Pixar films have always been about a very simple theme, whether it’s family, friendship, love, loss or all of those wrapped into one neat digitally animated package. And that’s really one of its key points, the animation is a really huge feature of this film ,they have clearly upped their skills as so many scenes looks almost real. They have a way of creating this through animated characters you care about, who pull at your emotional heartstrings, making you feel something that you’re not used to when it comes to cartoons. The Good Dinosaur follows this tested theme and, whilst it does it well, it doesn’t do it as good as the others.
Arlo (Raymond Ochoa), one of the dino babies of his farmer parents Poppa (Jeffrey Wright) and Momma (Frances McDormand) has a hard time completing his tasks around the farm, due to a chronic fear of virtually everything. So Poppa gives him the task of getting rid of a critter who keeps stealing their food. Failing to do so leads to Arlo being taken on a chase by the river and, when a flash flood occurs, he and his father are separated. Arlo wakes up dazed and confused, not knowing where he is and eventually realises that he is a long way from home and has to find his way back. During his journey, he makes an unlikely human friend who helps him to survive the initial pitfalls of being stranded in the middle of nowhere.
When you look at this film from a comparative perspective, it’s easy to see that there are some similarities to Finding Nemo with regards to one of the main characters who embarks upon an unintentional journey of self-discovery. Arlo meets several characters on his way, some friendly, some not so much and one who has lost his way entirely but provides some much needed comic relief. It becomes a test of Arlo’s strength and courage, two things his father wanted to teach him at their farm.
The whole movie has a very western feel, especially noticeable when Arlo comes across three Tyrannosaurus Rex who are trying to keep their herd of buffalo together, away from rustlers and then again when we see pterodactyls attempting to help at first. Pixar have a way of producing realistic voices and movements for all of its animalistic creations. The way the sharks move in Finding Nemo is majestic and the same can be said about these dinosaurs. The T-Rex runs as if their top halves are human and bottom halves are horses, it give the almost illusion of cowboys riding their stallions.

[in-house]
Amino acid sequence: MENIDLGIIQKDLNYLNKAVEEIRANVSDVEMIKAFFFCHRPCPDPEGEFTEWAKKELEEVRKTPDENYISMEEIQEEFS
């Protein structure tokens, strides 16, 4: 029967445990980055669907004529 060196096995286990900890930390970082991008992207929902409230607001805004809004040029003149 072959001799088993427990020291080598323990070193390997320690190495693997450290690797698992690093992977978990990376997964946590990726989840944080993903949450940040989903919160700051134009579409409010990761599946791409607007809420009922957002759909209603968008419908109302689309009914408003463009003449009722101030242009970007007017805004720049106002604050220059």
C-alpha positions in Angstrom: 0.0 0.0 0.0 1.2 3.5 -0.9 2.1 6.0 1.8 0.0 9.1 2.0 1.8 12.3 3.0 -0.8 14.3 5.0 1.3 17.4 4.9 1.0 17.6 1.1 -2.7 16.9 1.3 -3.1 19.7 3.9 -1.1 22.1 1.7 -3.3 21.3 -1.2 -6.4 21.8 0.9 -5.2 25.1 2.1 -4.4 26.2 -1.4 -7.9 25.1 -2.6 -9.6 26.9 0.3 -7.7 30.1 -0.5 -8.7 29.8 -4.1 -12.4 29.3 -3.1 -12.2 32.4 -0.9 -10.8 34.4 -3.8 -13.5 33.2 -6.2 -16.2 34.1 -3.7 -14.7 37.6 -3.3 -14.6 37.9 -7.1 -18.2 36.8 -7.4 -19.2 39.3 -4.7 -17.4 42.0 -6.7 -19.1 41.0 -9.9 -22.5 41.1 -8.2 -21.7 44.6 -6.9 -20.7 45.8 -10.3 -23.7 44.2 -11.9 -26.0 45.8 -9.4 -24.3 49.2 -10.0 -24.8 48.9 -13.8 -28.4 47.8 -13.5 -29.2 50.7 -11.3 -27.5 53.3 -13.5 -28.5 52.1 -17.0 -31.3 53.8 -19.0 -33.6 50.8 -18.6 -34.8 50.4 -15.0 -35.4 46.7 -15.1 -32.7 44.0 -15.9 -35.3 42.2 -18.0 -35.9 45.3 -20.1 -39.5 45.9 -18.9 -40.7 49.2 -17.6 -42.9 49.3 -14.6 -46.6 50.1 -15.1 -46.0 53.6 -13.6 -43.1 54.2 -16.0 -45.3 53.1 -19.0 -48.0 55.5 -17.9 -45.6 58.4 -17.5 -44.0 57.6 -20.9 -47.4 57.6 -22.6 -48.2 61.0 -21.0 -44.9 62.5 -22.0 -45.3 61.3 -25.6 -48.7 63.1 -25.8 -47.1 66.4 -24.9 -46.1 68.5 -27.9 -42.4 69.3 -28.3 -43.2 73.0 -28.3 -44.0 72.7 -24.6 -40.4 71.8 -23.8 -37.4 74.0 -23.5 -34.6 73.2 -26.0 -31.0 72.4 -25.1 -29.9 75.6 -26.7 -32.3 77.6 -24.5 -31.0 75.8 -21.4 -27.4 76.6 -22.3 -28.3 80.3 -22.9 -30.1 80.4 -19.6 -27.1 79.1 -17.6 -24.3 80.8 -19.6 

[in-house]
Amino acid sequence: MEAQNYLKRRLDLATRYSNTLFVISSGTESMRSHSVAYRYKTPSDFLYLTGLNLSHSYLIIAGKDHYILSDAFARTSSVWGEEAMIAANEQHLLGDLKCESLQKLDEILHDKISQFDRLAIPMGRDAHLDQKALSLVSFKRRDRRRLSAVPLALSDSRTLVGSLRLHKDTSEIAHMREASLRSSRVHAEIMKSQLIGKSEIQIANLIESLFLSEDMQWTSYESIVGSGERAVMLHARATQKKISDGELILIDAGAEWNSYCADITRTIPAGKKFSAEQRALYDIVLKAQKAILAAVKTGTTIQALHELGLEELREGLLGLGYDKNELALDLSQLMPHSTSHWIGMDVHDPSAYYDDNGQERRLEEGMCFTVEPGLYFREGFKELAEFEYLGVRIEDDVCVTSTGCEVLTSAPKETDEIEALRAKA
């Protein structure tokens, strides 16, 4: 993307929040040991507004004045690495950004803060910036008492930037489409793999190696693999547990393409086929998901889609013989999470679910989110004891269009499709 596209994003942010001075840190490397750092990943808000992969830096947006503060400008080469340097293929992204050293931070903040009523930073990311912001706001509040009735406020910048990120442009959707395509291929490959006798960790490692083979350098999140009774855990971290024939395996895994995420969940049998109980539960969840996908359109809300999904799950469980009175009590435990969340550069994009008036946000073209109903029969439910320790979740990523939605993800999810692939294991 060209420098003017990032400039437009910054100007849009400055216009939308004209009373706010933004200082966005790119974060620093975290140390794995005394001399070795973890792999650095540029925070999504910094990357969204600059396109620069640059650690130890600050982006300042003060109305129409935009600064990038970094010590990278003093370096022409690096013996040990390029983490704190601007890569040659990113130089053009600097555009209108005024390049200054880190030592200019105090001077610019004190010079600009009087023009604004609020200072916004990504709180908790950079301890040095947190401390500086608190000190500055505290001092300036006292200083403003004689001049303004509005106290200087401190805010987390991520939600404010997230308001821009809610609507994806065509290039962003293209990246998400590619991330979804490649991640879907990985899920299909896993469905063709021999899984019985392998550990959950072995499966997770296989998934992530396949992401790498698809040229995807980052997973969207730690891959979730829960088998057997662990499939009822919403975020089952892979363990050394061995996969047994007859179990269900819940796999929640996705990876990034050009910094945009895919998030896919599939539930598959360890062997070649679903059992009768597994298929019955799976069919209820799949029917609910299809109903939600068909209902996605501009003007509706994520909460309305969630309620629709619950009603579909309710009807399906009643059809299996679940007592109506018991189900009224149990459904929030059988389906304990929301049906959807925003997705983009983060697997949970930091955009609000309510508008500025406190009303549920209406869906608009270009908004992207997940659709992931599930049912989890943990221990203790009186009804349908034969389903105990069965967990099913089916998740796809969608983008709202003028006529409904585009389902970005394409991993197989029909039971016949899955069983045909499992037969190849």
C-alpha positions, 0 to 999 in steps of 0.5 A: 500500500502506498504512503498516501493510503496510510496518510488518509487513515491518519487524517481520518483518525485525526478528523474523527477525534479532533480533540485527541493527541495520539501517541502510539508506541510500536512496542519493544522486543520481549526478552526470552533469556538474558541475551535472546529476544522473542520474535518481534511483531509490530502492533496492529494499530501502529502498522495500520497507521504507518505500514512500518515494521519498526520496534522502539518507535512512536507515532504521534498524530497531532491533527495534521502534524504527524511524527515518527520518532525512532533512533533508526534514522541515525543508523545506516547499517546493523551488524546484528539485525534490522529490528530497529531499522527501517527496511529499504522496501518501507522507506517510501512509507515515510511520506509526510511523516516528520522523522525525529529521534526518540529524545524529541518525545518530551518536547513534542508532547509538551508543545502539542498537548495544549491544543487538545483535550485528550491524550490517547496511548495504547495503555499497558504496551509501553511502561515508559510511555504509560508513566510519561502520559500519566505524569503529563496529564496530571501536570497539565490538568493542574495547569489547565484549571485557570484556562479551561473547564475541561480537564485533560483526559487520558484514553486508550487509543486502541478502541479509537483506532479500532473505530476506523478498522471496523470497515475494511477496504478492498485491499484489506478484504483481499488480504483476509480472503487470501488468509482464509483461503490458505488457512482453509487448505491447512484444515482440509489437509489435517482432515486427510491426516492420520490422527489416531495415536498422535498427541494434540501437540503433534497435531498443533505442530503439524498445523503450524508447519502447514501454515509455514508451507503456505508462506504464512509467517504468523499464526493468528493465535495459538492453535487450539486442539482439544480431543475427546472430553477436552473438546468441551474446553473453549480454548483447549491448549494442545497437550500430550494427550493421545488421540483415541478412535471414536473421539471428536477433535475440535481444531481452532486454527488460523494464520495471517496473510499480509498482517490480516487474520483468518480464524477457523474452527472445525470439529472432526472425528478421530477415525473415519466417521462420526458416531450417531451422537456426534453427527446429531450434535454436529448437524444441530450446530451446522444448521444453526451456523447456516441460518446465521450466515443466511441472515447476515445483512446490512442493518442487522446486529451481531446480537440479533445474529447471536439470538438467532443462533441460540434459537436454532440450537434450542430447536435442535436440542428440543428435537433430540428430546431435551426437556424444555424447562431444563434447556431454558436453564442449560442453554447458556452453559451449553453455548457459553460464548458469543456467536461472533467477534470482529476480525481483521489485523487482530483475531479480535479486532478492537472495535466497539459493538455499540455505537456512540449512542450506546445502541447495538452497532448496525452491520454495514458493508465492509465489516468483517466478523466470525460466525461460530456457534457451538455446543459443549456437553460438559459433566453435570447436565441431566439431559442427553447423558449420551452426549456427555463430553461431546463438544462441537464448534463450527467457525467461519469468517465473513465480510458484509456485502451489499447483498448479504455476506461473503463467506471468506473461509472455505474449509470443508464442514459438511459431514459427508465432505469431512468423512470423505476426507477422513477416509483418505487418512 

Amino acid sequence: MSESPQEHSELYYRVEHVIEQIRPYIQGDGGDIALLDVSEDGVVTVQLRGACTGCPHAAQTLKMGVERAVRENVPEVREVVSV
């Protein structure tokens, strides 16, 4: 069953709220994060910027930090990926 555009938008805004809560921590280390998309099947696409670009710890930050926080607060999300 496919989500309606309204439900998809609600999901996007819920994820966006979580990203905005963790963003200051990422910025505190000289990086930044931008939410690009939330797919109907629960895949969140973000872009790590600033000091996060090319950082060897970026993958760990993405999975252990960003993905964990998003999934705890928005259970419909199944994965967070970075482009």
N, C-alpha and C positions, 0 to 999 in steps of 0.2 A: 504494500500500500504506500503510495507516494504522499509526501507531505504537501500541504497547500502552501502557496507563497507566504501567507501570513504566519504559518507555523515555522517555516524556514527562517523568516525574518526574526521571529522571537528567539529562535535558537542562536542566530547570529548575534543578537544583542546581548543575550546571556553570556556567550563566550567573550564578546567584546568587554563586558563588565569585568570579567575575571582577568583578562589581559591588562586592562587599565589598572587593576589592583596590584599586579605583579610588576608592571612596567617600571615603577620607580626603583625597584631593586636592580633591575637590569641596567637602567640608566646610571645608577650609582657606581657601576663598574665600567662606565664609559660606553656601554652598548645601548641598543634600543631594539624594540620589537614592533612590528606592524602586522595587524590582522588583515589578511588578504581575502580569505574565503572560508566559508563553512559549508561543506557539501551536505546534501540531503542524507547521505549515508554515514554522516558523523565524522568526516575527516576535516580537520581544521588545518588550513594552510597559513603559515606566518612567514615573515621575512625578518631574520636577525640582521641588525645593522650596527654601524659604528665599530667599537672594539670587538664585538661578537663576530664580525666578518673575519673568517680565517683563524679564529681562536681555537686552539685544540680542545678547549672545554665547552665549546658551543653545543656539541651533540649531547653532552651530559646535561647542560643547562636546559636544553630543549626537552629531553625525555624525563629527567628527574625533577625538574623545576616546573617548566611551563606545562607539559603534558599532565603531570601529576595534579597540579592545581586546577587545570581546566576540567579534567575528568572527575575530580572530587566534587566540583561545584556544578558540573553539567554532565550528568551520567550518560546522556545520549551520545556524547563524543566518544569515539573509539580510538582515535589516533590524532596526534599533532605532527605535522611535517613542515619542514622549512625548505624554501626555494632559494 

The director, Peter Sohn, has ample experience at Pixar and is very familiar with their working process and what it takes to make a great Pixar film, but it seems as if he hasn’t taken a lot of this on board. What he has done however is up their animation game, it’s impossible to think of another animated film that has landscapes as breathtaking as this not just with regards to their colour but how realistic they are. Sohn has done his research, having spent a lot of time in the countryside of America and on the waters, trying out white water rafting, so his knowledge is second to none.
There’s no questioning whether this is a brilliant film or not, when Pixar come out with anything, it’s an event. This film has several merits including it’s loveable dinosaurs, the stunning landscapes and the music which perfectly sums up this western film. However, it seems they have let the ball drop slightly with this, its emotional moments do not have the same impact as Up or the end of Toy Story 3. With several sequels in the pipeline, (Finding Dory, The Incredibles 2, Toy Story 4) it’s hard not to be a little disappointed by something that may be Pixar’s last original feature for a while.
3 out of 5
Keep. It. Reel.